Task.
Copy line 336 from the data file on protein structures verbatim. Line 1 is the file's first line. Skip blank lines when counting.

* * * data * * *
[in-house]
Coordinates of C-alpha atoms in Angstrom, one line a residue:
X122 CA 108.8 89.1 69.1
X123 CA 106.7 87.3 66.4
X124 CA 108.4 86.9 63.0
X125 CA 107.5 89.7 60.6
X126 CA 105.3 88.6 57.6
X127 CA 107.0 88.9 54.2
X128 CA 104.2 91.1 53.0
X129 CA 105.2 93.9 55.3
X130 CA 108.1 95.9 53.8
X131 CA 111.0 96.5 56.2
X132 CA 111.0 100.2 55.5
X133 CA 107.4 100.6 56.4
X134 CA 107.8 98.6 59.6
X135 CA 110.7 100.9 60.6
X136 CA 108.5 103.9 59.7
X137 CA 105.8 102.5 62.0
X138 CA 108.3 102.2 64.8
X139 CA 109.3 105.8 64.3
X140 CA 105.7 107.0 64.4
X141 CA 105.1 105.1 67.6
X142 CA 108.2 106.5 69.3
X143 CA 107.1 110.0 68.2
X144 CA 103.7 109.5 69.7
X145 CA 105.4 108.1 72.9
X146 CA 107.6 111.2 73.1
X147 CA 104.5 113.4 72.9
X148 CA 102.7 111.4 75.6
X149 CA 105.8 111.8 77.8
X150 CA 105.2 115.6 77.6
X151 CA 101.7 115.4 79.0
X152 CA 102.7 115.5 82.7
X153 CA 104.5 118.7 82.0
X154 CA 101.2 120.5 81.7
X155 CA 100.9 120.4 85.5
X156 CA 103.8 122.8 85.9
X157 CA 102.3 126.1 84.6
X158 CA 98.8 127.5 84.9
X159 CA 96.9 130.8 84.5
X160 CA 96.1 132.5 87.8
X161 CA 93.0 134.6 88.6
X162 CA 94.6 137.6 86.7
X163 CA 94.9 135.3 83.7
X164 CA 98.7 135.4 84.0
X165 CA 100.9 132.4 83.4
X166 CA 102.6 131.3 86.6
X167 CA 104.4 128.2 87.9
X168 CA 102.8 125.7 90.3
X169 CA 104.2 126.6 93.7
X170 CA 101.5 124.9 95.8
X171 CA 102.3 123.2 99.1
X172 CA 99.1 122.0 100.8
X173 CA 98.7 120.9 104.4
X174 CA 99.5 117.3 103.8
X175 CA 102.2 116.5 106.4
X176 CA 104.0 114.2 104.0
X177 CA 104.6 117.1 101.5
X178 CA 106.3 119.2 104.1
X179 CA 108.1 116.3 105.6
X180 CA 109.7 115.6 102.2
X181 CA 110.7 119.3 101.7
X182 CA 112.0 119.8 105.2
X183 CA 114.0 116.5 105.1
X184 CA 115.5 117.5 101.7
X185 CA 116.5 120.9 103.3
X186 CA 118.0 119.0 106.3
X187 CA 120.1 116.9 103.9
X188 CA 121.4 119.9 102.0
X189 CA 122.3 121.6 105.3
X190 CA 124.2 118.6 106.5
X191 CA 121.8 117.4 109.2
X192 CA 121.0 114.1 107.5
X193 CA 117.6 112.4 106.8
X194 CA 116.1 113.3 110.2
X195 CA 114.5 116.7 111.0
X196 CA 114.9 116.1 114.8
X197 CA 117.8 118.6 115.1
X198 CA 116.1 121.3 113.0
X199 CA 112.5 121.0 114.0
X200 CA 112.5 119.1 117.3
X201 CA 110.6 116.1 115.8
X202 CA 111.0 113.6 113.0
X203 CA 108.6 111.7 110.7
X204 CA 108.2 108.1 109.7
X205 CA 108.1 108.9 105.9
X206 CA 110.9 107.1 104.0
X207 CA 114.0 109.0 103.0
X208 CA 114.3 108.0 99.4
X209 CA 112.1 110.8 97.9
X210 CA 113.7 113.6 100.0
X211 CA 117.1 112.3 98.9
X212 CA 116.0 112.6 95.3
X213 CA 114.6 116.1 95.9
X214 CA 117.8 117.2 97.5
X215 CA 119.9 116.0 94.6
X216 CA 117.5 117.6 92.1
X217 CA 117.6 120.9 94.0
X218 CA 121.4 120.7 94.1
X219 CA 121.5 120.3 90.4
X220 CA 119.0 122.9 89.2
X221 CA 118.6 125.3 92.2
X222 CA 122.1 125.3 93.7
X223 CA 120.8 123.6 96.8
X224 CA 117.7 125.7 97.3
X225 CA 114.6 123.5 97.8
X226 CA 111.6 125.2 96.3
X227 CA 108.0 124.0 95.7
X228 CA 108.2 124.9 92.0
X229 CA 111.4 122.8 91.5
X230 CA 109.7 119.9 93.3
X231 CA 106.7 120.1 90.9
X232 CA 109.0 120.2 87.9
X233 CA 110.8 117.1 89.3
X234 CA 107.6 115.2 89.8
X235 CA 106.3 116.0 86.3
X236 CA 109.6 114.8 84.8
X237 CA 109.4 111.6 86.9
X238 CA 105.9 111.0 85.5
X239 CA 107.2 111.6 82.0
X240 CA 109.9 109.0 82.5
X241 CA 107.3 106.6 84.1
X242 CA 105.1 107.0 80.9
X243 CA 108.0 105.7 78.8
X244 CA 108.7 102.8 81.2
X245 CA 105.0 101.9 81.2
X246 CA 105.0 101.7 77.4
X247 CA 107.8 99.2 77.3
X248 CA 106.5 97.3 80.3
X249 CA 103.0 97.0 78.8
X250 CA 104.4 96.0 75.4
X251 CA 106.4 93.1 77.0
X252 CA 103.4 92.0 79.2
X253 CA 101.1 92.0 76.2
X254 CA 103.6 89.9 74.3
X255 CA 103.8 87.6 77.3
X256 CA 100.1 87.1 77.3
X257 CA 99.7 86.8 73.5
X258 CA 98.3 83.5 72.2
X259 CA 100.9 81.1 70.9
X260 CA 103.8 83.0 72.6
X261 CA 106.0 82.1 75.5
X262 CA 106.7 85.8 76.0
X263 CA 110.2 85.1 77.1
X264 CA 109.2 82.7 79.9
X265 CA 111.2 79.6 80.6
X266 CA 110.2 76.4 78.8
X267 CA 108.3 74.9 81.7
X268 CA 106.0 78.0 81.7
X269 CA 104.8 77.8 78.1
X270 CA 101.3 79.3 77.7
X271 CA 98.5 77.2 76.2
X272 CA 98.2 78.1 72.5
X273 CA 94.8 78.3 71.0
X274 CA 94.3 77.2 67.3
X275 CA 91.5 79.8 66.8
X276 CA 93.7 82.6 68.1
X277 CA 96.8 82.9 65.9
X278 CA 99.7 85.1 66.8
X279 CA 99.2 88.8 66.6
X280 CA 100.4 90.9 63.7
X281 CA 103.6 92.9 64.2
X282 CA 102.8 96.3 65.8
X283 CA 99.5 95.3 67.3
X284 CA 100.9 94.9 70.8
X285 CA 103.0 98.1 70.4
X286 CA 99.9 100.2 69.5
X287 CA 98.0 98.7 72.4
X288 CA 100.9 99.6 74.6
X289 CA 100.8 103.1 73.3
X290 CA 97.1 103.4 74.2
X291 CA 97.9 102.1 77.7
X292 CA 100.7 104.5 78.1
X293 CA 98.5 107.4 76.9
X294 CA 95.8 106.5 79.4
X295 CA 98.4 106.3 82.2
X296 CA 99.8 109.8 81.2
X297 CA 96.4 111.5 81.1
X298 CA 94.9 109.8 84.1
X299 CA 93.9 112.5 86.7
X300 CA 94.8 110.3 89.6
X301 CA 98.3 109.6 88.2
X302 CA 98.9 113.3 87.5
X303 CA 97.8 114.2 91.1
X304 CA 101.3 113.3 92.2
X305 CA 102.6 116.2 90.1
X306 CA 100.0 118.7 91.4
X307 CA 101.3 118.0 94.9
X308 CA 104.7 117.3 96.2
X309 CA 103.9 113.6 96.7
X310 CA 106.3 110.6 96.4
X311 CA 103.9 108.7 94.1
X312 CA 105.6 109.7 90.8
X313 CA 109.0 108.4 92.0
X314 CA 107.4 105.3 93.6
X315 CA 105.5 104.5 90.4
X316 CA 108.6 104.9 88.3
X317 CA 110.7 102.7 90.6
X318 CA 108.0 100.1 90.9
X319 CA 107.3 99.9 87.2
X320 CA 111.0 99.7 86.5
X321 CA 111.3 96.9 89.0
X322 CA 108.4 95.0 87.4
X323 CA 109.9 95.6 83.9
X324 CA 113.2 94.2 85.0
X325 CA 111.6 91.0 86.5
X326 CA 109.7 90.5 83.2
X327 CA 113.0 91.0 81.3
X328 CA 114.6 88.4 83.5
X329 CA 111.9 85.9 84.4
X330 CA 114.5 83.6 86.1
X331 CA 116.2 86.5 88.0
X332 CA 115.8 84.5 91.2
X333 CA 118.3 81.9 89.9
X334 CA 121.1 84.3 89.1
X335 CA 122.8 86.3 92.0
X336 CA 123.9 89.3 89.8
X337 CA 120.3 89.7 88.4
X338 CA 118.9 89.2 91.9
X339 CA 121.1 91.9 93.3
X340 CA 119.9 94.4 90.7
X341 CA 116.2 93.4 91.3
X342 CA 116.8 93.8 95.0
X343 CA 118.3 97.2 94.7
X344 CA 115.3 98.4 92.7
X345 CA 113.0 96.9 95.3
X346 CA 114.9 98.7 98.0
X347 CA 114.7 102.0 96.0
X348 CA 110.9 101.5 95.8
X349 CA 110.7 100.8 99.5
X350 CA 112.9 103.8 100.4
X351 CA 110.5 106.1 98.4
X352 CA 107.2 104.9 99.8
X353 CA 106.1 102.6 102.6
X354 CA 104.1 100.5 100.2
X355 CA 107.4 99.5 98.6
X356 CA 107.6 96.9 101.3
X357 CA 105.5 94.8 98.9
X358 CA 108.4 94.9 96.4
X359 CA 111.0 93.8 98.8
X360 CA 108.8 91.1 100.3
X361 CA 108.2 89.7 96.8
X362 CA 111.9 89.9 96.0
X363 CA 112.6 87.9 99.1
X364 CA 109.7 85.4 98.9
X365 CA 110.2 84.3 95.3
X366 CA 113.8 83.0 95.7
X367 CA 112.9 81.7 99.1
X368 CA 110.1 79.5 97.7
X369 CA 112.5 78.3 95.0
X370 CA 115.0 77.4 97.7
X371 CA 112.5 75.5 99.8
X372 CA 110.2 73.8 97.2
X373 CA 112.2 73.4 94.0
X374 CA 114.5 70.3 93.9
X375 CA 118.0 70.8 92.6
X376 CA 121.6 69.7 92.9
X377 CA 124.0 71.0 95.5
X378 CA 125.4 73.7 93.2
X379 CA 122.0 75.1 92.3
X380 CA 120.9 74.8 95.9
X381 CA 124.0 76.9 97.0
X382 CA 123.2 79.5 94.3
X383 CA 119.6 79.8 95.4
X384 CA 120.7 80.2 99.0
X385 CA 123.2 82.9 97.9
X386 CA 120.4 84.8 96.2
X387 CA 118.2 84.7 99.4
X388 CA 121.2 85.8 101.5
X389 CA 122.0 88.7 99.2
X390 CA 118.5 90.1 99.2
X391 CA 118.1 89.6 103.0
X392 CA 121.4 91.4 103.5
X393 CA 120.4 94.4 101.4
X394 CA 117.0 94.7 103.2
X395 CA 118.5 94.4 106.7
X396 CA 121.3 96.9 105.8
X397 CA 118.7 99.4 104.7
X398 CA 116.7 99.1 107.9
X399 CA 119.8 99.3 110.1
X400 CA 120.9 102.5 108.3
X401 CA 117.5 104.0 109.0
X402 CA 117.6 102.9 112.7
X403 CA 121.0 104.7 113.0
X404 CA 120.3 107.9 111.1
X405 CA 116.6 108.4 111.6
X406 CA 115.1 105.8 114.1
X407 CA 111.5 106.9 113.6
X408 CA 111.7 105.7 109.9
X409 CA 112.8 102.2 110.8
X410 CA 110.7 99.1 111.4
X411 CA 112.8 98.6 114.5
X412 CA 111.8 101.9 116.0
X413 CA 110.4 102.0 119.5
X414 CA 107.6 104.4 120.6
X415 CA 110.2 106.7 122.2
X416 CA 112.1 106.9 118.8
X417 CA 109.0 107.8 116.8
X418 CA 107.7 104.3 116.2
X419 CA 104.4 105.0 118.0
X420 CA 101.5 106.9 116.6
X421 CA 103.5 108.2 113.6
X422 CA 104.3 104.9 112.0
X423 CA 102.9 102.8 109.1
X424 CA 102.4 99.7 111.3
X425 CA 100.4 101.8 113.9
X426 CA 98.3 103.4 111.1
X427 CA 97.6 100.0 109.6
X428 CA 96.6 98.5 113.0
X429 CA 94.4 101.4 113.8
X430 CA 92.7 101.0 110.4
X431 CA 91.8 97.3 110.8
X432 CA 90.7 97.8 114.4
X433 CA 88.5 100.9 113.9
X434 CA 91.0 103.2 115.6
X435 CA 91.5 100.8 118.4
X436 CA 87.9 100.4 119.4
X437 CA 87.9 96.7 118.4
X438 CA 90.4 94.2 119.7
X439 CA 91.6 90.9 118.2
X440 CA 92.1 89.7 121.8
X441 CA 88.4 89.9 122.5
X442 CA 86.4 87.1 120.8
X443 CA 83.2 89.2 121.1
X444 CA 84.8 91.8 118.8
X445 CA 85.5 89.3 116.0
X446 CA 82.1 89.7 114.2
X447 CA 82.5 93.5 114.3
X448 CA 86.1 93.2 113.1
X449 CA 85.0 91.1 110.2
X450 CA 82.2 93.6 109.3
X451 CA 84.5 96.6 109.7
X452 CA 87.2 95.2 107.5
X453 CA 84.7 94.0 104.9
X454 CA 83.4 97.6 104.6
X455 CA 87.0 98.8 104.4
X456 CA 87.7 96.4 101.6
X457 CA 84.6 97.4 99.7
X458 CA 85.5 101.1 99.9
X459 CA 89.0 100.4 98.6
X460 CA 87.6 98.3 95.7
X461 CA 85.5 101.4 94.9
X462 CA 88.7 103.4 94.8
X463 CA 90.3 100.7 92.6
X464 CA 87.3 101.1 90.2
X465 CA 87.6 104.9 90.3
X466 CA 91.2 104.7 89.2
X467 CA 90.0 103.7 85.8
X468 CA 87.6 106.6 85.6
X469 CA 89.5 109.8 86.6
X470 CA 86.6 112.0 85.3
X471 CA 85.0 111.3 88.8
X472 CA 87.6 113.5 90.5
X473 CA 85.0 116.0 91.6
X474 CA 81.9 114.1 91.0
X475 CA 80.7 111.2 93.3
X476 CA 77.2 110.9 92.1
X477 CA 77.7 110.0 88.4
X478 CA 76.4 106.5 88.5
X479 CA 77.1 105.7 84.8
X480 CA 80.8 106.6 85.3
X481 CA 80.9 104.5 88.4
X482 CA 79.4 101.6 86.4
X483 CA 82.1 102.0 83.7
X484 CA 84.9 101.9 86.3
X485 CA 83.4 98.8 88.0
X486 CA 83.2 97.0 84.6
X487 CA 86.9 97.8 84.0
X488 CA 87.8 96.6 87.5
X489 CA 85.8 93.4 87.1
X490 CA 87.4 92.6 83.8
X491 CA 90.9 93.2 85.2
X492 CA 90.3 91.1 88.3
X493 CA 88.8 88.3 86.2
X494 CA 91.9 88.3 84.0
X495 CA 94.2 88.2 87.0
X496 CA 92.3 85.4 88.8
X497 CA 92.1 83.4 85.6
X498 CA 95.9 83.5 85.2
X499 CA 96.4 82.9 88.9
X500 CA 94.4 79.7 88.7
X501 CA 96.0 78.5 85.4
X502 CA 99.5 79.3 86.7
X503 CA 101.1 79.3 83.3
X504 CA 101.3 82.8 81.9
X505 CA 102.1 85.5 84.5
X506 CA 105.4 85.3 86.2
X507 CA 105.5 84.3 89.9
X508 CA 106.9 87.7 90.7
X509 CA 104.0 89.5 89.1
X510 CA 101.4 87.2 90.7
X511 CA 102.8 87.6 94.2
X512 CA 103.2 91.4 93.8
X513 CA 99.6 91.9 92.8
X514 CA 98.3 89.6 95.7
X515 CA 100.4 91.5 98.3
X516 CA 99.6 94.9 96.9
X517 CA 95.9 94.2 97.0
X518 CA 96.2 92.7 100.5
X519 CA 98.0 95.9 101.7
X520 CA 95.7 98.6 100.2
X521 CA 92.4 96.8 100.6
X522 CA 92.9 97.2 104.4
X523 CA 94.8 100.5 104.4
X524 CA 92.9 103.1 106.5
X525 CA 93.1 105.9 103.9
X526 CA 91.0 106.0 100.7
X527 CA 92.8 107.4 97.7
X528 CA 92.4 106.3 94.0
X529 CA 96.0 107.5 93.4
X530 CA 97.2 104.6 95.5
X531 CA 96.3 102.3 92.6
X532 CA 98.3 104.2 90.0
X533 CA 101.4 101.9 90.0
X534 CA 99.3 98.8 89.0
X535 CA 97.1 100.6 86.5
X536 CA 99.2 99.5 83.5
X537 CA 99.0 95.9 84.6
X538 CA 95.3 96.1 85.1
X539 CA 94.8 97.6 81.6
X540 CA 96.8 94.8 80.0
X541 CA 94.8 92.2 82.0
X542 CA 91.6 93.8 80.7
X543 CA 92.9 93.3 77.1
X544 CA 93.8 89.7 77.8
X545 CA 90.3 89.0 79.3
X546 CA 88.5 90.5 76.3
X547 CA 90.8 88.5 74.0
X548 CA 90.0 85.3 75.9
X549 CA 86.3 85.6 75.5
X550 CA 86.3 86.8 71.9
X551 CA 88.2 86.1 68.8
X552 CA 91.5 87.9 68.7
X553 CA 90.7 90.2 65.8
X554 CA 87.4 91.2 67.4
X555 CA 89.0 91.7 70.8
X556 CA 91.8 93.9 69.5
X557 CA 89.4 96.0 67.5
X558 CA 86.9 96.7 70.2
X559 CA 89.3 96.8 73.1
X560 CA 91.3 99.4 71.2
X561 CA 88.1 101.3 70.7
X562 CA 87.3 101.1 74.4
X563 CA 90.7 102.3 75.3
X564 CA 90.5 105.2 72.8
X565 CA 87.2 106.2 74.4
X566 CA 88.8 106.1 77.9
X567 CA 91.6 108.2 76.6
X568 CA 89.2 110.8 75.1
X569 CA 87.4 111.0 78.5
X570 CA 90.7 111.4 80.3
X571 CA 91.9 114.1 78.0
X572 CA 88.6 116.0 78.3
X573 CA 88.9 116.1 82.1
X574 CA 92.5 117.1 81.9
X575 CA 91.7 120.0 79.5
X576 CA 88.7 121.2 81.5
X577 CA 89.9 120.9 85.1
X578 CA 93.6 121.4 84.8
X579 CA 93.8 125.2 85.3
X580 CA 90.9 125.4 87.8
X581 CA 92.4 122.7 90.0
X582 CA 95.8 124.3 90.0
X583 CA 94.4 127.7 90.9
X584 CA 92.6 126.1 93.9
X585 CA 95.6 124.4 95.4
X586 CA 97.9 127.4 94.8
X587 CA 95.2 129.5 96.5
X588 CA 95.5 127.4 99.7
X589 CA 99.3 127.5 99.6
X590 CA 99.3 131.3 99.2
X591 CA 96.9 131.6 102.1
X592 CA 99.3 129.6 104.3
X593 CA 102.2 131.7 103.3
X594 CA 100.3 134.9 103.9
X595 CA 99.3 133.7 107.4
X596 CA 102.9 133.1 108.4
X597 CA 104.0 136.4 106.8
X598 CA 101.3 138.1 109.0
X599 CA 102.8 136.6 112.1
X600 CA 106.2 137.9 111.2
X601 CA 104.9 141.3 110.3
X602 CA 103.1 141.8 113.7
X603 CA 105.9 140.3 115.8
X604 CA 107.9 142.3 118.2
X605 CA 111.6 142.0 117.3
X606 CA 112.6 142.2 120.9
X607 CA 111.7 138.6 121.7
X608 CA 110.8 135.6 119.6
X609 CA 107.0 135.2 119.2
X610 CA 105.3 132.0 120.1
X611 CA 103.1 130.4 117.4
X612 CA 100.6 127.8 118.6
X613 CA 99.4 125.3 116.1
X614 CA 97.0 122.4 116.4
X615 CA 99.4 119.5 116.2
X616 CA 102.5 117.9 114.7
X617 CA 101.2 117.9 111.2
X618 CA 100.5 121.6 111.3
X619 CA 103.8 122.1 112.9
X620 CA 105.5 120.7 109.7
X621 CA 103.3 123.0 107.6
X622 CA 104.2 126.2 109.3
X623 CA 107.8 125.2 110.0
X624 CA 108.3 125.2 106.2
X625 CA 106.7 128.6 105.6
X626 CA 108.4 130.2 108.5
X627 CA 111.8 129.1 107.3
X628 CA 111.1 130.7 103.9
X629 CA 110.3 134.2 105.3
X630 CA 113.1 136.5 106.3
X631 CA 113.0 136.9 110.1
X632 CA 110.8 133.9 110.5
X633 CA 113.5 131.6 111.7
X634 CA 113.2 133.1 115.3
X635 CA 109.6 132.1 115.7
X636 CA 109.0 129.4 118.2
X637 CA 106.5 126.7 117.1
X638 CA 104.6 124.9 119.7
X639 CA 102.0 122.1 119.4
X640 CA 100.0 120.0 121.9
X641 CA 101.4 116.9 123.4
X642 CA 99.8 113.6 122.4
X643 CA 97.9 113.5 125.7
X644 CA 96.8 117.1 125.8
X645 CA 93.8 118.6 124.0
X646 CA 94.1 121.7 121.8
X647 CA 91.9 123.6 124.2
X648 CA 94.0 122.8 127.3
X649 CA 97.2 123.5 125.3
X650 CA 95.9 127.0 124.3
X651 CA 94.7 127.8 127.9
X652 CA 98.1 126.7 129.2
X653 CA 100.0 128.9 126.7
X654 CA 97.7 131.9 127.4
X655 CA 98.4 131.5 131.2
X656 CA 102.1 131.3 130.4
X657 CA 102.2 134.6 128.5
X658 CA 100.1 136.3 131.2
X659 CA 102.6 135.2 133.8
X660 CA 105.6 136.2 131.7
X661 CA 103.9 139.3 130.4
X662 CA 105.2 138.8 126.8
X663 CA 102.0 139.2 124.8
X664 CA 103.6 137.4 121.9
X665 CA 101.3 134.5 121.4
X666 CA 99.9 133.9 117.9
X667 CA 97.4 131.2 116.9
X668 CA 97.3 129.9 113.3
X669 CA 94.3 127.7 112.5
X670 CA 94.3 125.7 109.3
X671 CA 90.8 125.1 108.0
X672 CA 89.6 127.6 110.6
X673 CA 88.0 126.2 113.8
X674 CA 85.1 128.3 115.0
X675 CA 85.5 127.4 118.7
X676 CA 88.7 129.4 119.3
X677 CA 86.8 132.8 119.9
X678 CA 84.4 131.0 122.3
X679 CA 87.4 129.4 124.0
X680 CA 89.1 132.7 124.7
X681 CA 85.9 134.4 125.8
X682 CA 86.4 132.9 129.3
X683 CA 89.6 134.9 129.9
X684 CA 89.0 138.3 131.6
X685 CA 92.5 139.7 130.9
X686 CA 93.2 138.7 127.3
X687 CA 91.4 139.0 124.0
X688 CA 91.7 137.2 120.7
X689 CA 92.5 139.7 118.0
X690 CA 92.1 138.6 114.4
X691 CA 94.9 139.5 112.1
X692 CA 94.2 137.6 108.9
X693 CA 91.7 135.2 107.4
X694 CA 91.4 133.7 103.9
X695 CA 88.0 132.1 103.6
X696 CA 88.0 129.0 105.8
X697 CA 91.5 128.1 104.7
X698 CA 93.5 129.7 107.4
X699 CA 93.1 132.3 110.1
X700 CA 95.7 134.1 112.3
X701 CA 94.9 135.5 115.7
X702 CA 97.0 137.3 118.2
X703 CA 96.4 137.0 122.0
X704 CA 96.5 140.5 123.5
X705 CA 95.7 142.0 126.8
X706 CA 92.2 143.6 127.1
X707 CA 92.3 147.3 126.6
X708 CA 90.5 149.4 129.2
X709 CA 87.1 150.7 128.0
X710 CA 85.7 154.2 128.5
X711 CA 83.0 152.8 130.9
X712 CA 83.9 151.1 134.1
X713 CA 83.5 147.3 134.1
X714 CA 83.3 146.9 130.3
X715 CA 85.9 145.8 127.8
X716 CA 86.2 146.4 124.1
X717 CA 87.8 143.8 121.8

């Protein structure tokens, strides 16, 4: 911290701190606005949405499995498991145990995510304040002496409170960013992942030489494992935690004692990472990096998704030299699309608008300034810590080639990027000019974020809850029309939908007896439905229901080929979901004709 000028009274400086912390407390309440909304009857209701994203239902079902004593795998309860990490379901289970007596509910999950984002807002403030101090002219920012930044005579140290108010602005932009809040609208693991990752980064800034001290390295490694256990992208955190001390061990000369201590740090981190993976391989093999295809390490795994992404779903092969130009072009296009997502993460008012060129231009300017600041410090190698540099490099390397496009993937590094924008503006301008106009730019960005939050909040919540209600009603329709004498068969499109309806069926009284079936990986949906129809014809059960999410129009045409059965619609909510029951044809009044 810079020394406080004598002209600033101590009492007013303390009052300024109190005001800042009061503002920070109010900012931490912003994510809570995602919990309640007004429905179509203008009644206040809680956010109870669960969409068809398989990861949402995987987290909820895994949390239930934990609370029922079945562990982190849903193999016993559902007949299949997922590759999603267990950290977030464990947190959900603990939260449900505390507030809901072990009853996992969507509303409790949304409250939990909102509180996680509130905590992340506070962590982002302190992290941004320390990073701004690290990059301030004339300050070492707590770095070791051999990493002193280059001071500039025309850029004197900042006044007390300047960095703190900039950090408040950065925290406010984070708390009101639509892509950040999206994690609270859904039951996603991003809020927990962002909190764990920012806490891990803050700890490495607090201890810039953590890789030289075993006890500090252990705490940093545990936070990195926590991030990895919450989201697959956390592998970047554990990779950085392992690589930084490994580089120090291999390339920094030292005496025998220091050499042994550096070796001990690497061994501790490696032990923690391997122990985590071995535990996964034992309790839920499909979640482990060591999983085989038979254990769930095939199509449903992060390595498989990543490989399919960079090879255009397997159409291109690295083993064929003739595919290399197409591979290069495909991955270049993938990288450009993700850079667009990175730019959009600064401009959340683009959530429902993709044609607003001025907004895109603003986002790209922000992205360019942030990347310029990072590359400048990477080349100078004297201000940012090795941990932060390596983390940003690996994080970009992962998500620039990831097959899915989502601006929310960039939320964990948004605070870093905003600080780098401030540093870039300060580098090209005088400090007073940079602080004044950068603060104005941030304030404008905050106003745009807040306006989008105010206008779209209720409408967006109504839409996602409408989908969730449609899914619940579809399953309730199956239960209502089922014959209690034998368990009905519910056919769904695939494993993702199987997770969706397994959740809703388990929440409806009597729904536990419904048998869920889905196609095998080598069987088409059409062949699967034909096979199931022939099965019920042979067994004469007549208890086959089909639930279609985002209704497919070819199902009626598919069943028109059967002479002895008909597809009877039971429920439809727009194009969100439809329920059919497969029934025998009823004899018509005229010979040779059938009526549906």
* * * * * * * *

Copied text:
X455 CA 87.0 98.8 104.4